Sneegas’ family also participated, including his wife, Marvie, who often served as an accompanist or vocal director on many shows. His daughters, Elisa and Allison, and son, Brendan, grew up at TTIP and all appeared in shows over the years. Allison even met her future husband one summer at a cast party–Dave Borberg, a drummer in the pit orchestra. Now a member of Actor’s Equity, Allison continues to perform professionally throughout the Kansas City area.
“Some of my fondest memories include playing the role of Lt. Shrank in ‘West Side Story’ when Alison played the part of Maria. I also enjoyed playing the role of Horace in ‘Hello Dolly’ with Dodie Brown,” Sneegas says.
Numerous performers had their theatrical beginnings on the TTIP stage, and quite a few have gone on to perform across the country and around the world professionally, including the Broadway stage. Currently, TTIP alum Nancy Opel is performing in “Wicked” while Ryan Worsing is appearing in “The Cher Show.” Many others who did not go on to professional careers in the arts enjoyed their journey with TTIP for the joy of the friendships that last a lifetime.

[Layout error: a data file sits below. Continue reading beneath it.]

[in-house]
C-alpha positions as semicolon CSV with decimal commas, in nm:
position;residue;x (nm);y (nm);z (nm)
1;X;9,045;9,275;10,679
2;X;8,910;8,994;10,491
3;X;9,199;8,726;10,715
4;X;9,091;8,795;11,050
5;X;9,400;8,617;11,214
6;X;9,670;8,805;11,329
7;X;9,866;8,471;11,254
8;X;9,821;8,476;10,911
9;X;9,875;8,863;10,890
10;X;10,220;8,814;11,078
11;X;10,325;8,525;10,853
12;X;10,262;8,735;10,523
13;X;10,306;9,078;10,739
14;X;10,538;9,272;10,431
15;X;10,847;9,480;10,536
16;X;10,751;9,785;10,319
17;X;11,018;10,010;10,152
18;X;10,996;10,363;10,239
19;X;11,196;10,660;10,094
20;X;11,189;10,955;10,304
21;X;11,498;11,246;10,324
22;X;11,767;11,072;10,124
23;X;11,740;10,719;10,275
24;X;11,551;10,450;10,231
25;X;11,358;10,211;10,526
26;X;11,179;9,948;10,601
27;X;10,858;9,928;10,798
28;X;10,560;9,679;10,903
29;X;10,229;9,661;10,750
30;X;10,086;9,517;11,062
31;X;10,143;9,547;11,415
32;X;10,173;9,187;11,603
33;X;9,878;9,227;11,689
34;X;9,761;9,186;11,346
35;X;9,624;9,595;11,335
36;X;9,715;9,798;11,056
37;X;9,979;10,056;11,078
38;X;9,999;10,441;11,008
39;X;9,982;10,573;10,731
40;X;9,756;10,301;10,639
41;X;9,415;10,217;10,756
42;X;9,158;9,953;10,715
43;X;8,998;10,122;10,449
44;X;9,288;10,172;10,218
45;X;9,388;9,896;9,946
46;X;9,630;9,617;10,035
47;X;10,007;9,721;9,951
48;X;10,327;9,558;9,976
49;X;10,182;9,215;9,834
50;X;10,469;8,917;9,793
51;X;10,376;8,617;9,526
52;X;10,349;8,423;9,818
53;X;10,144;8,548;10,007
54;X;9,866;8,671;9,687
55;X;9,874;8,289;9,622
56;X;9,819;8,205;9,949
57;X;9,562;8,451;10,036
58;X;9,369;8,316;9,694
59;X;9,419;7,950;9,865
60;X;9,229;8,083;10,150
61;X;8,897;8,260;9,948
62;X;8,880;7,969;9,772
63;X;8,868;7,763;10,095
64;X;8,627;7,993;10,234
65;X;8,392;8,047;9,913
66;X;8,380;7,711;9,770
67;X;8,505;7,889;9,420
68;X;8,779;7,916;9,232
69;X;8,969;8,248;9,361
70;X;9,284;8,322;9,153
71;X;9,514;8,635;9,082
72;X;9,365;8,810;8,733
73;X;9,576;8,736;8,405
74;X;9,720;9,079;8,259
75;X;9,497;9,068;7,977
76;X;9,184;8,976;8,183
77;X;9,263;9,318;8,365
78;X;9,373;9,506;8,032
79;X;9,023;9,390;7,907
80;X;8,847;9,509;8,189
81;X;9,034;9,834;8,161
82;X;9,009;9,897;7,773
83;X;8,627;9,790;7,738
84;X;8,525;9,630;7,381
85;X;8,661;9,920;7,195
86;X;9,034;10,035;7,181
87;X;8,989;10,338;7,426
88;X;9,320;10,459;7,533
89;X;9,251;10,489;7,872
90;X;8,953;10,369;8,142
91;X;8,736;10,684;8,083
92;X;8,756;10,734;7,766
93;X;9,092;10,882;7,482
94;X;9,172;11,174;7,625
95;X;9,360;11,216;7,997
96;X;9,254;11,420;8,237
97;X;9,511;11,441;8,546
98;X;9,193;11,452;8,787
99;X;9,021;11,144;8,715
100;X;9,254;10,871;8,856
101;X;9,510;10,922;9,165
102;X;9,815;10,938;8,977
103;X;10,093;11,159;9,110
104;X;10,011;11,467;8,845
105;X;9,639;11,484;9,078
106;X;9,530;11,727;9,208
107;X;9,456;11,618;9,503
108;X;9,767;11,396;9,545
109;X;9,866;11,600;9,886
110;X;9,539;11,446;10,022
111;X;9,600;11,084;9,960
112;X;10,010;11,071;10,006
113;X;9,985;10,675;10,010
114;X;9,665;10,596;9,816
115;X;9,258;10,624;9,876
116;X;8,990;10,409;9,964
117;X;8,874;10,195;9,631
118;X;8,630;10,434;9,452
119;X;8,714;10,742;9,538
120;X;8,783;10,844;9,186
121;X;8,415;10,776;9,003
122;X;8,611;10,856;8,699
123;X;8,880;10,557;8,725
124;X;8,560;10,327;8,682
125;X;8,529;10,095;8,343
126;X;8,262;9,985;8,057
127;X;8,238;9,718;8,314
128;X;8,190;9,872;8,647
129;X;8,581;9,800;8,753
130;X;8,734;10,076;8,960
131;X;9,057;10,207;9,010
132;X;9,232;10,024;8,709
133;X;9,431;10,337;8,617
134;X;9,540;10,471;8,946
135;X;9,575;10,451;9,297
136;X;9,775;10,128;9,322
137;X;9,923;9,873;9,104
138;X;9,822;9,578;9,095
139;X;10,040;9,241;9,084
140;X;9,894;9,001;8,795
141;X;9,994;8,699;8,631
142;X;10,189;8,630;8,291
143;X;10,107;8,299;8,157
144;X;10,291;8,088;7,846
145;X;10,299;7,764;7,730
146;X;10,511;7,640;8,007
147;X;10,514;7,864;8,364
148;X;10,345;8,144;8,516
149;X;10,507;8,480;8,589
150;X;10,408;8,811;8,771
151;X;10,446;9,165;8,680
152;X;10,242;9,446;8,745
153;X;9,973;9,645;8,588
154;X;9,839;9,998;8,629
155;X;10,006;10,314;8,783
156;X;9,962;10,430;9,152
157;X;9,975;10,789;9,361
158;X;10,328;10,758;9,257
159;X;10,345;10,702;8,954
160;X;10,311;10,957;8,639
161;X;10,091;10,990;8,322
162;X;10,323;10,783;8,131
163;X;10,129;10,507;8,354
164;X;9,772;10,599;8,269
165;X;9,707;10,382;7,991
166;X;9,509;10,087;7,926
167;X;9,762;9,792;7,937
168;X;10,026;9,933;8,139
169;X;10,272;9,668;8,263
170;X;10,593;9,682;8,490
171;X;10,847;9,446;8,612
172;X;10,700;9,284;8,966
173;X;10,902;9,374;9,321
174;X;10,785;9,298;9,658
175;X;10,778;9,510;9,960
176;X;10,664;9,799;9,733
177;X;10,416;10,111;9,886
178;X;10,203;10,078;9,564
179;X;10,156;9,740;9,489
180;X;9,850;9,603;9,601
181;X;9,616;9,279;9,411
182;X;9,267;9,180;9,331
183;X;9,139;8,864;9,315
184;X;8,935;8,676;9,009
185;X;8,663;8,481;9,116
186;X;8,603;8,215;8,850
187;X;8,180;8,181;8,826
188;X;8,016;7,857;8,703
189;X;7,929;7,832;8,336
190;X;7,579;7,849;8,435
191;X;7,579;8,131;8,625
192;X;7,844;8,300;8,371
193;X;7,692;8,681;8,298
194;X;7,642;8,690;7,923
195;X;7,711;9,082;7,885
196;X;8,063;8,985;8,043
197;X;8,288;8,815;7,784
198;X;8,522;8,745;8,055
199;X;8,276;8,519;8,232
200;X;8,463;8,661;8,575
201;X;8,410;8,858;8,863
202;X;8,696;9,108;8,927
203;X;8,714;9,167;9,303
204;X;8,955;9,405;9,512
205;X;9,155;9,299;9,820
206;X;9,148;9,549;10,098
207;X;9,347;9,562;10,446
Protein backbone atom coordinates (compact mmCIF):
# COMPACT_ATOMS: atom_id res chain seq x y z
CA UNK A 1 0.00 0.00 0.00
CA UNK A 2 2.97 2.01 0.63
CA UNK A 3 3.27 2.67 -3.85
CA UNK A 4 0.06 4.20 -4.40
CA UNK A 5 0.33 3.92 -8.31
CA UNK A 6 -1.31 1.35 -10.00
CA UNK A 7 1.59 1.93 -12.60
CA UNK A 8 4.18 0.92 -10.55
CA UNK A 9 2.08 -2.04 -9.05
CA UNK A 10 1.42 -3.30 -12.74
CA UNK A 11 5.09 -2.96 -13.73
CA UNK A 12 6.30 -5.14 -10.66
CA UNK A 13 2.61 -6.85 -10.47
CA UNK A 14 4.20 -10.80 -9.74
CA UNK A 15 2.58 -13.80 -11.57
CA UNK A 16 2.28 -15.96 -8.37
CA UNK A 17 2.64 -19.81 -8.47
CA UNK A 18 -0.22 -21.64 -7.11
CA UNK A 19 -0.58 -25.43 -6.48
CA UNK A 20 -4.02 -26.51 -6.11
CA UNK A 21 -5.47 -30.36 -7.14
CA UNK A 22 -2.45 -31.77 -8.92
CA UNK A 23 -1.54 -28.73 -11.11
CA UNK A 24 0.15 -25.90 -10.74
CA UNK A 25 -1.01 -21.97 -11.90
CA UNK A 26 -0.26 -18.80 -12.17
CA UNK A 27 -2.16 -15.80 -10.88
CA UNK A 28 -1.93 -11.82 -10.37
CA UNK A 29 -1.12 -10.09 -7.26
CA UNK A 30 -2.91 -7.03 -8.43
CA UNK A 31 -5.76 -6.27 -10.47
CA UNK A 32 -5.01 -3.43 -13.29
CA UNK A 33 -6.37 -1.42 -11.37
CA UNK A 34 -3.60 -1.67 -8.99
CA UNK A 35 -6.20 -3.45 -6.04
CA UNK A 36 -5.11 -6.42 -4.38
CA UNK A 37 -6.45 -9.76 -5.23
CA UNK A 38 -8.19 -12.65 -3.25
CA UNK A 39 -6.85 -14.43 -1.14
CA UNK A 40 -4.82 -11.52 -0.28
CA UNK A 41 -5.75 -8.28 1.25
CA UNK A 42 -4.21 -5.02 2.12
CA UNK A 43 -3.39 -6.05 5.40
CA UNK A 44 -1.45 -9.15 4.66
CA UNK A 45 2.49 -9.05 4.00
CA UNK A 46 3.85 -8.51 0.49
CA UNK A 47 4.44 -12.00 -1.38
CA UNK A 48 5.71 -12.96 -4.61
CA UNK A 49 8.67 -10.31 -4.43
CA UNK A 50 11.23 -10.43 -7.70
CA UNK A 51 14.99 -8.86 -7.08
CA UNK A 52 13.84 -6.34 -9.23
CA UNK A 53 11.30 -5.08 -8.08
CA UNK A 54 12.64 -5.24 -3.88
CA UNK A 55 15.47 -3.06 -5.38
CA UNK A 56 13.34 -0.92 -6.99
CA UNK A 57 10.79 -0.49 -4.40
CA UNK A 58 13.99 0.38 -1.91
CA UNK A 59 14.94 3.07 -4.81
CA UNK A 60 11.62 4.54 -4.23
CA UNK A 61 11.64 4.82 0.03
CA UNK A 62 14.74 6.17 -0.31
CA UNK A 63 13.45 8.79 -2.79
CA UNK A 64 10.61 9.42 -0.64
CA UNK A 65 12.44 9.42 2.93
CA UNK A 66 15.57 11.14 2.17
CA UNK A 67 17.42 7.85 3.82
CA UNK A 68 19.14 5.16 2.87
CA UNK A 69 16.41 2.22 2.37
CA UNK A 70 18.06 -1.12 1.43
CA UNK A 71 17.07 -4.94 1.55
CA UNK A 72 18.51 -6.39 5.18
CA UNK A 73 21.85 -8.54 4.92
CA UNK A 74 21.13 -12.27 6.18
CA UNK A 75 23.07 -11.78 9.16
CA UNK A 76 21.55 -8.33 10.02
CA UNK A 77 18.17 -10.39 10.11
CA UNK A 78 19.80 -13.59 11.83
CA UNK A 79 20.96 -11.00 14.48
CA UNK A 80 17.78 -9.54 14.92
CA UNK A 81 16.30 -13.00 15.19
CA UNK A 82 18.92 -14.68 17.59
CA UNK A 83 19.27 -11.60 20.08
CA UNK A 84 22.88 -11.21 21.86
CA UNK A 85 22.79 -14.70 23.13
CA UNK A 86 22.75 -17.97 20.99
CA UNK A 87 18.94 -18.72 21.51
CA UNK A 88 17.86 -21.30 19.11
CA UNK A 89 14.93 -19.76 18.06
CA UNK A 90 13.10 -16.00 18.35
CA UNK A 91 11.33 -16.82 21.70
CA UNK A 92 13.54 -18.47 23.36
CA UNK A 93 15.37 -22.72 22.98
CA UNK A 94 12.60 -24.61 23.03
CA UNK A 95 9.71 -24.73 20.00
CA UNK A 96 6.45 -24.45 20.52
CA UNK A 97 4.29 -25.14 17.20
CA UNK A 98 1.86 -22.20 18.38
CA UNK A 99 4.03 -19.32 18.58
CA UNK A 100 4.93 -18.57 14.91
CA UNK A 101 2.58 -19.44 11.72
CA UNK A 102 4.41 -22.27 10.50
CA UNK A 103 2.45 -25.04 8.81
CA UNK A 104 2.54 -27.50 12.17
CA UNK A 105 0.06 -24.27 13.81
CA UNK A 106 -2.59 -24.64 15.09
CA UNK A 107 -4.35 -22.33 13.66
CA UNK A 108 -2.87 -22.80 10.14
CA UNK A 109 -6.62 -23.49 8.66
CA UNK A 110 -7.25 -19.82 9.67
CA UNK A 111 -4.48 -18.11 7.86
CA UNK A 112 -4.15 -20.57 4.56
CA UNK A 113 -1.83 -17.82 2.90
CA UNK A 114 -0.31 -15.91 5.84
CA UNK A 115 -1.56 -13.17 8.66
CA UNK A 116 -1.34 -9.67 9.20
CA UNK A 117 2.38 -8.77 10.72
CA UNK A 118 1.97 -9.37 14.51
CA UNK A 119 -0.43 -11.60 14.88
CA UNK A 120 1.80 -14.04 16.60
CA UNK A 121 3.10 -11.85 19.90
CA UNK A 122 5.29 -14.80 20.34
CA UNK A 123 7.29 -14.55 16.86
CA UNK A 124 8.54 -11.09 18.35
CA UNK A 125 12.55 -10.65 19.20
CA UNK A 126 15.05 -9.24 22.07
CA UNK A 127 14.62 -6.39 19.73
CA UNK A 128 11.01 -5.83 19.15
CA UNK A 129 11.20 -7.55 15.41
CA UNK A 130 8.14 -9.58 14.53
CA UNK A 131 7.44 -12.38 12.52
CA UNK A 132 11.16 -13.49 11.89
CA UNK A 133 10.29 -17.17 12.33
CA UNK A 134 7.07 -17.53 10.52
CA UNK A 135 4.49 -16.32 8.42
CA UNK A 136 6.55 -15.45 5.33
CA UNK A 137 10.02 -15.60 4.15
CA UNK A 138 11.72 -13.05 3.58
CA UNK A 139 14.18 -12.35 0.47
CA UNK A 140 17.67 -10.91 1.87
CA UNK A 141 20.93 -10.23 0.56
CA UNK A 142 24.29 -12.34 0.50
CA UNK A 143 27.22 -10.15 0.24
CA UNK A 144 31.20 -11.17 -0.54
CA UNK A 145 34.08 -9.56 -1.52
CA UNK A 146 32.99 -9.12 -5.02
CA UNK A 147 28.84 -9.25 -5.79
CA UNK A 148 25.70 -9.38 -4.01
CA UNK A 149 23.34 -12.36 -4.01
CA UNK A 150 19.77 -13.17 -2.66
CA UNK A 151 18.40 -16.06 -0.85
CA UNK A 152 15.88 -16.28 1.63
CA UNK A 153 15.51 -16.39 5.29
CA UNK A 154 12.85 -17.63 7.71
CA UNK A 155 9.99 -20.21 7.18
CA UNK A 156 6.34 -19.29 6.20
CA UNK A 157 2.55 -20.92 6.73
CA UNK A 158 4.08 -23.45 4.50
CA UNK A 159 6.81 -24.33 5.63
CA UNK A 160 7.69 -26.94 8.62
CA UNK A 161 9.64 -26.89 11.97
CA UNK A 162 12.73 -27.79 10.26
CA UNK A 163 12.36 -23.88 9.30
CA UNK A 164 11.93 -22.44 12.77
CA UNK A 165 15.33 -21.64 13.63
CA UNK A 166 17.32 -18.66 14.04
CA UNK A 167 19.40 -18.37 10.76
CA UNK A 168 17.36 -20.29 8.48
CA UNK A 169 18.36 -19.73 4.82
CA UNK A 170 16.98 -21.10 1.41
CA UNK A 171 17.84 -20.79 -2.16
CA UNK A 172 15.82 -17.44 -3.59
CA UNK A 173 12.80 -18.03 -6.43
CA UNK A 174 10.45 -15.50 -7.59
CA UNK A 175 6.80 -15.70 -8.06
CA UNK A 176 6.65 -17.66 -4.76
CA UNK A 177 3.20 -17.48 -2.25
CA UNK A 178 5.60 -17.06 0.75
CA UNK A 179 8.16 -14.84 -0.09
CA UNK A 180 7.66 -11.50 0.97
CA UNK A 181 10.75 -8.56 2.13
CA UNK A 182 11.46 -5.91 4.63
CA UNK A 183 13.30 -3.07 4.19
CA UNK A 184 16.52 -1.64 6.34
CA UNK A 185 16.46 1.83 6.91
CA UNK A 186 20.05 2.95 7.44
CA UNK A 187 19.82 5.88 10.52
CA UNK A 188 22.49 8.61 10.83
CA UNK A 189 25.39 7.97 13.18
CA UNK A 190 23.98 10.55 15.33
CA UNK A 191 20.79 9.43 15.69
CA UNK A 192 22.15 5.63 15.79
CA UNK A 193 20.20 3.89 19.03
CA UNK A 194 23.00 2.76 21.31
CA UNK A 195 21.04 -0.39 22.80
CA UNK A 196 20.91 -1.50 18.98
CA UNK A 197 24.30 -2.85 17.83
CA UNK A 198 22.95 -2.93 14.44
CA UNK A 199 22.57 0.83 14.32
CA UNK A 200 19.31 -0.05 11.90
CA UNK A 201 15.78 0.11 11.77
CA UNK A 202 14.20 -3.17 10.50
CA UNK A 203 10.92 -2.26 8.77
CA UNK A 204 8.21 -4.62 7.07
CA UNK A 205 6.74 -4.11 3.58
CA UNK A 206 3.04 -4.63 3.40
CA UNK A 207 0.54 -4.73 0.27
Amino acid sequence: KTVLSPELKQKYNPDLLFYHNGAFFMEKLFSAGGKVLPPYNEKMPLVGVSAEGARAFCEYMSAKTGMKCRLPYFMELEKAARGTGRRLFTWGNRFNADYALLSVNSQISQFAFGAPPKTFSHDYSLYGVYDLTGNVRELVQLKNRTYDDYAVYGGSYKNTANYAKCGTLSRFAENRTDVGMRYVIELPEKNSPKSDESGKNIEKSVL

TTIP Producing Artistic Director Tim Bair came back to the theatre in 2010 after a successful journey as a performer, choreographer, director and producer around the world. Bair’s first show on the TTIP stage was “Applause” in 1984. He served as a performer and choreographer in numerous productions before leaving town to pursue his theatrical dreams.
“I’d been away from Kansas City for many years, and my sister happened to see the job posting for executive producer and called me saying, ‘You should apply! It would be so nice to have you back home again,’” Bair said. “I did and the rest, as they say, is history.”
Support for TTIP comes from the community. According to Mong, approximately 47 percent of TTIP’s revenues in 2018 came from property taxes paid to the Johnson County Park & Recreation District.
“The remaining 53 percent came from all-important gate receipts, sponsorships, and concession sales,” Mong says.
Over the years, improvements have been made at the TTIP complex including improved bathrooms, air-conditioned dressing rooms, improved concessions and a new pavilion for rental use. The biggest “addition” came in 2017 with the opening of the Johnson County Arts & Heritage Center in the former King Louie Ice Chateau.